With the Syrian skies crowed as ever with planes from dozens of countries primarily fighting the Islamic State (IS), an “accident” was bound to happen. However, the jury remains firmly out whether Turkey was right to shoot down a Russian jet straying seconds into its airspace or if it was a disproportionate move made with a bigger picture in mind.
Jets flying at super-sonic speeds can cover kilometers in seconds and the notion of border lines and airspace zones can be a murky affair, even for Turkish jets. The downing of the Russian jet comes at a sensitive conjecture when a sense of coalition between Russia and the US-led coalition was forming and there were tentative but encouraging steps at reviving the peace process in Syria.
The vicious Paris terrorist attacks shortly after the bombing of a Russian airliner flying over Egypt had introduced a sense of a broader perspective to fighting IS as well as kick-starting talks at an elusive political transition in Syria.
Whilst the events that led to the downing of the Russian jet are widely disputed between both sides resulting in an escalating war of words between Turkey and Russia, Turkey could have easily held fire and opted for a strong diplomatic protest.
However, Turkey remains at odds with Russia over the fate of Syrian President Bashar al-Assad and the Russian military intervention that has revived Assad’s fortunes, even as Russia has also attacked IS positions.
Not only was Turkey already angered by Russian attacks on Turkmen rebels close to the border but Russia has brazenly intervened literally on Turkey’s doorstep and sphere of influence.
No doubt Turkey wanted to send a strong message to Russia that it was not bluffing, it would protect its areas of interest and that it remained a strong player in the Middle East.
Turkey wants a resolution to the Syrian war but it can ill-afford a resolution which it doesn’t have a strong hand in. for example, Turkey has made it clear that it cannot accept an IS collapse at a cost of further strengthening Syrian Kurdish forces.
Syrian Kurdish forces have largely closed the border doors to IS with only one stretch of the border remaining that Turkey has insisted should be enforced as a buffer zone. With so many players in the mix, there are eyes firmly on the future ramifications as much as the short-term battle against IS and Assad.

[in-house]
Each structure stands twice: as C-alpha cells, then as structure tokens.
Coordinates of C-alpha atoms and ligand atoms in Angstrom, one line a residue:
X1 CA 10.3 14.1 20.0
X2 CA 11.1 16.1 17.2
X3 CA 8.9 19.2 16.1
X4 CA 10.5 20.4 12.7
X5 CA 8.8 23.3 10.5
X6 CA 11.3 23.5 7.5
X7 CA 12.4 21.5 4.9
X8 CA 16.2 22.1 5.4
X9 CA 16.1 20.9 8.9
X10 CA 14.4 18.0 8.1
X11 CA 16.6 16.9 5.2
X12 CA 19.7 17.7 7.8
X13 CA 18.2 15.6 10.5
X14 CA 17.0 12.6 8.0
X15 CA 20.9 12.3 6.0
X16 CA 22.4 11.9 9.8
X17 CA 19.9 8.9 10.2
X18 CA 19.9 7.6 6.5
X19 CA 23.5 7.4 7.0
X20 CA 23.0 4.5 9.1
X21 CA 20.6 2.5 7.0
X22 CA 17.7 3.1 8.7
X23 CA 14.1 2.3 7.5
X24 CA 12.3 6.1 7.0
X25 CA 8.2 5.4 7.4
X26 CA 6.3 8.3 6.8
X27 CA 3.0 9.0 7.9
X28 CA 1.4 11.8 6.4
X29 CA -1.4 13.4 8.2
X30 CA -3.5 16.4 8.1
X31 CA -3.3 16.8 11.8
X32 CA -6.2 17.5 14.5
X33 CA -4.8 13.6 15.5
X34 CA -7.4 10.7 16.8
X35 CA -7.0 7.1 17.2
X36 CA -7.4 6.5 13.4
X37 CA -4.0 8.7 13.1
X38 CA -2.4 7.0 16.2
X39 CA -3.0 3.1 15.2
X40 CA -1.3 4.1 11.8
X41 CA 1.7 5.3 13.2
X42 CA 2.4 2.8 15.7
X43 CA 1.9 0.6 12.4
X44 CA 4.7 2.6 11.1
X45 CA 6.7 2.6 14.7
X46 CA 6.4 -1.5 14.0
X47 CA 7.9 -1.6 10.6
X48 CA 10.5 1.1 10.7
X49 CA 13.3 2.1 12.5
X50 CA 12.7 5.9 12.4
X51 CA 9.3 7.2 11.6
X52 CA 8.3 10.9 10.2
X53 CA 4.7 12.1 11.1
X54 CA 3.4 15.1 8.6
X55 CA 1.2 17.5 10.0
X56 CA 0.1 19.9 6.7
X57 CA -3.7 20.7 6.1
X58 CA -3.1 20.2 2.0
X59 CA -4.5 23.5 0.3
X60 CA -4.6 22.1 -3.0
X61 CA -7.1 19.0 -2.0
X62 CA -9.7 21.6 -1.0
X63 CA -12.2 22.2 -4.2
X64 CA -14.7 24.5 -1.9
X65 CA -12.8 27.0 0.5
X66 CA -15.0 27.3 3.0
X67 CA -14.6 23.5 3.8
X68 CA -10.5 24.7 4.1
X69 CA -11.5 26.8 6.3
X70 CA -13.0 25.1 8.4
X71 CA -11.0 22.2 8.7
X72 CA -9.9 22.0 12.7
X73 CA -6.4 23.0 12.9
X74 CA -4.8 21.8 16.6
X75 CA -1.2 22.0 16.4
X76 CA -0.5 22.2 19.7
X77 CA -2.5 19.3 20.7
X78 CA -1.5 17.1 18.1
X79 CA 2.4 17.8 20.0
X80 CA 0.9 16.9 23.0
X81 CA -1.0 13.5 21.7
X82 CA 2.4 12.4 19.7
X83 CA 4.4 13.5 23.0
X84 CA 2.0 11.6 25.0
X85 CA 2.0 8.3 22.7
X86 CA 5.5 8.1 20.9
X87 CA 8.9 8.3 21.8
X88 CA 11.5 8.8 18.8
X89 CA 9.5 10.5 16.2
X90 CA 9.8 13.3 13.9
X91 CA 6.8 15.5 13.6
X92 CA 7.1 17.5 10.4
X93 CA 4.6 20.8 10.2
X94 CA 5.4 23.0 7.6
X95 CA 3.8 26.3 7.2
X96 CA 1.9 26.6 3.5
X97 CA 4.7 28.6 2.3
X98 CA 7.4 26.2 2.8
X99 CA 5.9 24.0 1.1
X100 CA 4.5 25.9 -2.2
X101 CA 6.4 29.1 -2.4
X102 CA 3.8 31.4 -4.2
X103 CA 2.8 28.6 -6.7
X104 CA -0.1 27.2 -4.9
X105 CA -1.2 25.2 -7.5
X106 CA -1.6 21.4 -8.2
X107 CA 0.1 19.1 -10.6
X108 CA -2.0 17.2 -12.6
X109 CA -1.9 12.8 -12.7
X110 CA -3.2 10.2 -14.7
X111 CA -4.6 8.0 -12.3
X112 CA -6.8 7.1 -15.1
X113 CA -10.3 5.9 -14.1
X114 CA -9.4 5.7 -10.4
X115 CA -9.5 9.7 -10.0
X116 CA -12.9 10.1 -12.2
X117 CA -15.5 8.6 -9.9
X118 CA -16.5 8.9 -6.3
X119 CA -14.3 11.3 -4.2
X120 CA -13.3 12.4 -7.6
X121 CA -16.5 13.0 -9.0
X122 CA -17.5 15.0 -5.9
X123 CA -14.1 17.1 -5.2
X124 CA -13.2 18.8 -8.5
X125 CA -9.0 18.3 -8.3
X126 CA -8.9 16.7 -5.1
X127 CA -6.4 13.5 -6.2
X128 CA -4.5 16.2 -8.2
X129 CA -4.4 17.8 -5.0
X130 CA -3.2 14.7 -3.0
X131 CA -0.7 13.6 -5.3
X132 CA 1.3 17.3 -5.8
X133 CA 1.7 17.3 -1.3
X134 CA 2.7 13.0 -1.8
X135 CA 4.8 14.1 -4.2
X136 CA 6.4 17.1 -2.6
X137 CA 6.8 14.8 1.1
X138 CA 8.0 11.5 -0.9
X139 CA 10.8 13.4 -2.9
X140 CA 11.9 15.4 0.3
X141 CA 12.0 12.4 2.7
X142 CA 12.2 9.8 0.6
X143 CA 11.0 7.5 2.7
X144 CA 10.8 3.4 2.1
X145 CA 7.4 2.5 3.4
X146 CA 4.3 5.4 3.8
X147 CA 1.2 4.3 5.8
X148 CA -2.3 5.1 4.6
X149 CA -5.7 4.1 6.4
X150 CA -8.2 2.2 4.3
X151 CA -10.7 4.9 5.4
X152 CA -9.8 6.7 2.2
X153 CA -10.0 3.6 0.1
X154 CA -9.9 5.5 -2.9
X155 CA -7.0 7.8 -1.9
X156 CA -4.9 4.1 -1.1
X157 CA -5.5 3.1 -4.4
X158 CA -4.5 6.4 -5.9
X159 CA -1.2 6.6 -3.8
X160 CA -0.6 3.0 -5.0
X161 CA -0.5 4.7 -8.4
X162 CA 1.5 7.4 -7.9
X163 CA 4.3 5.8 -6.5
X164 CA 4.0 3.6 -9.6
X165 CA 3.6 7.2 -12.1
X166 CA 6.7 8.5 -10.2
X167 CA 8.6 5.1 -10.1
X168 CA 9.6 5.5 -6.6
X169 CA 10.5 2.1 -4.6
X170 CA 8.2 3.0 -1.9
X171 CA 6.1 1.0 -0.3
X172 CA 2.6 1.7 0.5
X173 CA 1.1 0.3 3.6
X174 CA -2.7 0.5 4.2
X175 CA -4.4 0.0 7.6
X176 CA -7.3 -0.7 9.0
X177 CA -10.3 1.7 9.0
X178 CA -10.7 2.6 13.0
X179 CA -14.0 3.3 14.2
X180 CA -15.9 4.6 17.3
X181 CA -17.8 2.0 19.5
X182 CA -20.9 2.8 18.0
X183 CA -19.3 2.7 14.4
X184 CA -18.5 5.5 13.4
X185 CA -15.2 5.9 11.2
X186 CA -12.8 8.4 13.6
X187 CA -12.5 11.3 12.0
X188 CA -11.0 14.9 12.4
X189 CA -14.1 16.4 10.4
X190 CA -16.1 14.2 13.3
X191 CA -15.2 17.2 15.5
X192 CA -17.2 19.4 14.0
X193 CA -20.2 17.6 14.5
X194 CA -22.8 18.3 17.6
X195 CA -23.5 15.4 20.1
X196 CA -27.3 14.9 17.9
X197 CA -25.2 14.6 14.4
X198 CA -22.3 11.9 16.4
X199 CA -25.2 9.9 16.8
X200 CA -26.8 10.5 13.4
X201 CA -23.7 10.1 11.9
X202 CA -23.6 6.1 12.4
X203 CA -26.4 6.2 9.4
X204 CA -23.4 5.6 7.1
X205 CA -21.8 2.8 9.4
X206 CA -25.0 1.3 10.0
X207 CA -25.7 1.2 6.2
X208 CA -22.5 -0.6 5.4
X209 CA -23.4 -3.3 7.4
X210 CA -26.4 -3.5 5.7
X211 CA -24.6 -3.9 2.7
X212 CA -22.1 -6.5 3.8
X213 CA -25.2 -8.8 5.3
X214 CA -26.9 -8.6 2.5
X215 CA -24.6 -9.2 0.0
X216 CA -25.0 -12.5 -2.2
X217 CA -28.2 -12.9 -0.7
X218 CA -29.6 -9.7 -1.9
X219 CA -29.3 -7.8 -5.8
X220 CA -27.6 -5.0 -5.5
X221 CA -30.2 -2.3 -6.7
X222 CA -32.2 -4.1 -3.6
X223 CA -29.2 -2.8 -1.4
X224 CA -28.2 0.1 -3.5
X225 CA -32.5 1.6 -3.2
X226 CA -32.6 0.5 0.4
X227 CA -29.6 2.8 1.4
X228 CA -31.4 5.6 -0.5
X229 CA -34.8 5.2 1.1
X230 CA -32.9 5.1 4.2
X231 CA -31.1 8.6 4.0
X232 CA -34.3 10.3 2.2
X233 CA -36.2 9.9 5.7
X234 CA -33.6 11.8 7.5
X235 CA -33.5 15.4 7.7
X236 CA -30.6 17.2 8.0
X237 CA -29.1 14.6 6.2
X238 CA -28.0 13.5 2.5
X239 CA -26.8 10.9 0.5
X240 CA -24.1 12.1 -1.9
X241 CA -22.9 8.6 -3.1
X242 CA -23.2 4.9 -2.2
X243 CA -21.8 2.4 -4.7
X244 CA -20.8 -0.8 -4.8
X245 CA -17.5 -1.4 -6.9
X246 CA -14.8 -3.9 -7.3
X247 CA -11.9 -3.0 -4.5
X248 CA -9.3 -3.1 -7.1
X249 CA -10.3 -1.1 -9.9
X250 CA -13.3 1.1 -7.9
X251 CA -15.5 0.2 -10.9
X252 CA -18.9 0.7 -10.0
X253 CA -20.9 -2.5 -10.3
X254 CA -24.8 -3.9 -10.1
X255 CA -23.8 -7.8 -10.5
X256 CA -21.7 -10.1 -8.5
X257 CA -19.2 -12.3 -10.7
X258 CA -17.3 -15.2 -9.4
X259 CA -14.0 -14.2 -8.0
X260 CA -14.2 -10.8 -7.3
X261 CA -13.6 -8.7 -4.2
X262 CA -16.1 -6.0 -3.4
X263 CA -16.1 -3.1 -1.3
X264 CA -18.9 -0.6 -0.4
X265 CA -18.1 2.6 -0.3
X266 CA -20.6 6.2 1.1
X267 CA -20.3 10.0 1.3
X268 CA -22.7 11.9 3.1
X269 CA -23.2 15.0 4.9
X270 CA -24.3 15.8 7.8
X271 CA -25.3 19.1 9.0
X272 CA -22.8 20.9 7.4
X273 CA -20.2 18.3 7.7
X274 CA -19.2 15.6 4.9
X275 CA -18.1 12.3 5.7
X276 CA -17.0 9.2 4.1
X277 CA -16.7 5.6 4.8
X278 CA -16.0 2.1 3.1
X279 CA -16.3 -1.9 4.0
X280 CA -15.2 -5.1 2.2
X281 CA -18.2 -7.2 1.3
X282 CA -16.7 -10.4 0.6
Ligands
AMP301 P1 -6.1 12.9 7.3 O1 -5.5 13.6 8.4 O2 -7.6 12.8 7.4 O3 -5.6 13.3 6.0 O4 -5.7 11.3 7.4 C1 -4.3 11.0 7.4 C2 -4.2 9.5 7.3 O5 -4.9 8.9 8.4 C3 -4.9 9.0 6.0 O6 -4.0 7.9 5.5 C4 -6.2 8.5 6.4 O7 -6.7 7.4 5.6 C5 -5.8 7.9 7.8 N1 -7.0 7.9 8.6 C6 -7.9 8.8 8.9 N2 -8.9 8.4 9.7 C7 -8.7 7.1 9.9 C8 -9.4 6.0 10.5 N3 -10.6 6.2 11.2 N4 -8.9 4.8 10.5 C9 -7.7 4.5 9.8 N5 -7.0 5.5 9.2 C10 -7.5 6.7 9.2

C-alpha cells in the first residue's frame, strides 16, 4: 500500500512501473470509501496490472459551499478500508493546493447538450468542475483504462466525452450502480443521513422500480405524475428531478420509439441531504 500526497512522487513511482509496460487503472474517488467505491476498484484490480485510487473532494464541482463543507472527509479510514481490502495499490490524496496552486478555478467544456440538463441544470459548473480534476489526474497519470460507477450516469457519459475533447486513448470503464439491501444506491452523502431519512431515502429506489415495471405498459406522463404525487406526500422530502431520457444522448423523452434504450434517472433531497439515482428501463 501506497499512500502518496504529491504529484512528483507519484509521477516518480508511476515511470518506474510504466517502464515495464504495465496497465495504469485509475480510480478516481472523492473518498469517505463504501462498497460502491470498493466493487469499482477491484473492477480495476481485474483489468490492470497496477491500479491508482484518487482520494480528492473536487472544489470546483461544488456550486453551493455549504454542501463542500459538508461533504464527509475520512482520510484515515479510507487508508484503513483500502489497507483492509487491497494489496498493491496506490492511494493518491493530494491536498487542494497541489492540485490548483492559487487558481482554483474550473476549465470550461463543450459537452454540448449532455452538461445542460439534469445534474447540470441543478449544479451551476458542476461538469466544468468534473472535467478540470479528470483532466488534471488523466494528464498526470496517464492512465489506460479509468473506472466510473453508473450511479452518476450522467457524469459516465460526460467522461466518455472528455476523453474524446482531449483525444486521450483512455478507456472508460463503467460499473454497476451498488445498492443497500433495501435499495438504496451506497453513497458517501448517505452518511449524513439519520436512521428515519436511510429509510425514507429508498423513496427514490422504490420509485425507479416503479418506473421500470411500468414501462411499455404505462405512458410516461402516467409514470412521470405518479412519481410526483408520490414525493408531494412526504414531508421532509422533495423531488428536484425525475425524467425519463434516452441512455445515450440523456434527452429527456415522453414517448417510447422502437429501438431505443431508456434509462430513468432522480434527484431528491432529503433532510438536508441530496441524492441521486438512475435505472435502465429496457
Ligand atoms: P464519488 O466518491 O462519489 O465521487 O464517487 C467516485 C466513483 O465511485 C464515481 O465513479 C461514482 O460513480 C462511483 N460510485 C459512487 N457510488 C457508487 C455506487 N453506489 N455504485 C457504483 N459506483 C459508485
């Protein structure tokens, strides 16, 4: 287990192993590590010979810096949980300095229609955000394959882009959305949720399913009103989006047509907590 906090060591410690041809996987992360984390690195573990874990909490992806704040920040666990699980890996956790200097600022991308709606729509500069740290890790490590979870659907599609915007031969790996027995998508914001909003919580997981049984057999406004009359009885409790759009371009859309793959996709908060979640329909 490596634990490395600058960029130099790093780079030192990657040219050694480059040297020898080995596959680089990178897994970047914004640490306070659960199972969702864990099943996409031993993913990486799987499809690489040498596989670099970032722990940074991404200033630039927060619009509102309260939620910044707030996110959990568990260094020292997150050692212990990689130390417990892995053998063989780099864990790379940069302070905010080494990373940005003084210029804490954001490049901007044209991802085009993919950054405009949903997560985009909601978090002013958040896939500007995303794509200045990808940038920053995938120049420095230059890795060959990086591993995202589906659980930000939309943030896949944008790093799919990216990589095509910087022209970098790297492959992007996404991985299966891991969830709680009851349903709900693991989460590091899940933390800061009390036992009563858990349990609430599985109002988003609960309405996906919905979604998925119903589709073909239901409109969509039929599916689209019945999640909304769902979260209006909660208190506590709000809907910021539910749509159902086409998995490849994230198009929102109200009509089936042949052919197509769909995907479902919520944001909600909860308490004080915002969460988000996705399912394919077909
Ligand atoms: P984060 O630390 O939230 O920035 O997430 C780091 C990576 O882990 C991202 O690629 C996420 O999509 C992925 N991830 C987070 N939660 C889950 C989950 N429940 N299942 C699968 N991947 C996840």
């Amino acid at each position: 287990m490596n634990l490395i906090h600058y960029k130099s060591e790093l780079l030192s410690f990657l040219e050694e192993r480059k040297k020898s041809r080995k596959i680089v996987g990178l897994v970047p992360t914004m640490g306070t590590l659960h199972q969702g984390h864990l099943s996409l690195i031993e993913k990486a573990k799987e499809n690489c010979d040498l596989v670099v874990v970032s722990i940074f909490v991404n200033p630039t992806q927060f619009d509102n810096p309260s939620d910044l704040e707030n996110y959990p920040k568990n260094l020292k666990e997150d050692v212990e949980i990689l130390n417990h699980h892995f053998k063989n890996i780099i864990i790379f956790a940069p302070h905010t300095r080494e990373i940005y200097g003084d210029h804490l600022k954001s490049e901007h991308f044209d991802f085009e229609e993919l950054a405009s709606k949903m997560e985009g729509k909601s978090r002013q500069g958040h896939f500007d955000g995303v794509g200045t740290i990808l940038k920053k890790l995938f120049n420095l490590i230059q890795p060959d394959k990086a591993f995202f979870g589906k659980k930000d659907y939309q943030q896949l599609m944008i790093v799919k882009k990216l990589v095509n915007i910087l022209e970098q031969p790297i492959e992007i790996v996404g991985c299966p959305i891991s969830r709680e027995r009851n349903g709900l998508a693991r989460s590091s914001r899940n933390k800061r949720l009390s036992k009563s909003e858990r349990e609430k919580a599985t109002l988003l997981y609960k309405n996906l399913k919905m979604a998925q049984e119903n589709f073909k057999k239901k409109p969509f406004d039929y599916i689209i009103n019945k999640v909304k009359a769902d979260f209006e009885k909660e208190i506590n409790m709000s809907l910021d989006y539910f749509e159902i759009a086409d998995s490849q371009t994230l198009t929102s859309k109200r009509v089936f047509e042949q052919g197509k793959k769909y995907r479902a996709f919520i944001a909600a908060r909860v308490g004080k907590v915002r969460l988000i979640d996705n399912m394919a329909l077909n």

Directly or indirectly, Turkey has a major hand in the Syrian war with the large porous border that is difficult to control acting as the gateway for so many forces including IS. The last stretch of IS border control can be easily sealed with a coalition of Syrian opposition and Kurdish forces, but of course it would effectively mean that the north of Syria would be more or less controlled by the Kurds that perhaps for Turkey poses a much bigger dilemma than the IS presence it can somewhat contain.
Turkish shooting of the Russian jet complicates NATO relations with Russia and opens the door to further escalation. Russia is Turkey’s second largest trading partner and Russian President has already vowed serious consequences including cancelling join projects and introducing a visa system between the countries.
Russia has also deployed its most advanced air defense system, the S-400, as well as deploying the Moskva cruiser just off the cost of Latakia.
Turkish President Recep Tayyip Erdogan tried to downplay the incident by suggesting that Turkey would have taken a different course of action if they had known it was a Russian jet. However, any sense of reconciliation was quickly lost as Putin continued to demand an apology that Erdogan has refused and ratcheted his rhetoric.
Whilst NATO and other powers will ensure calm for now, it leaves little margin for error in the future.
First Published: Kurdish Globe
Other Publication Sources: Various Misc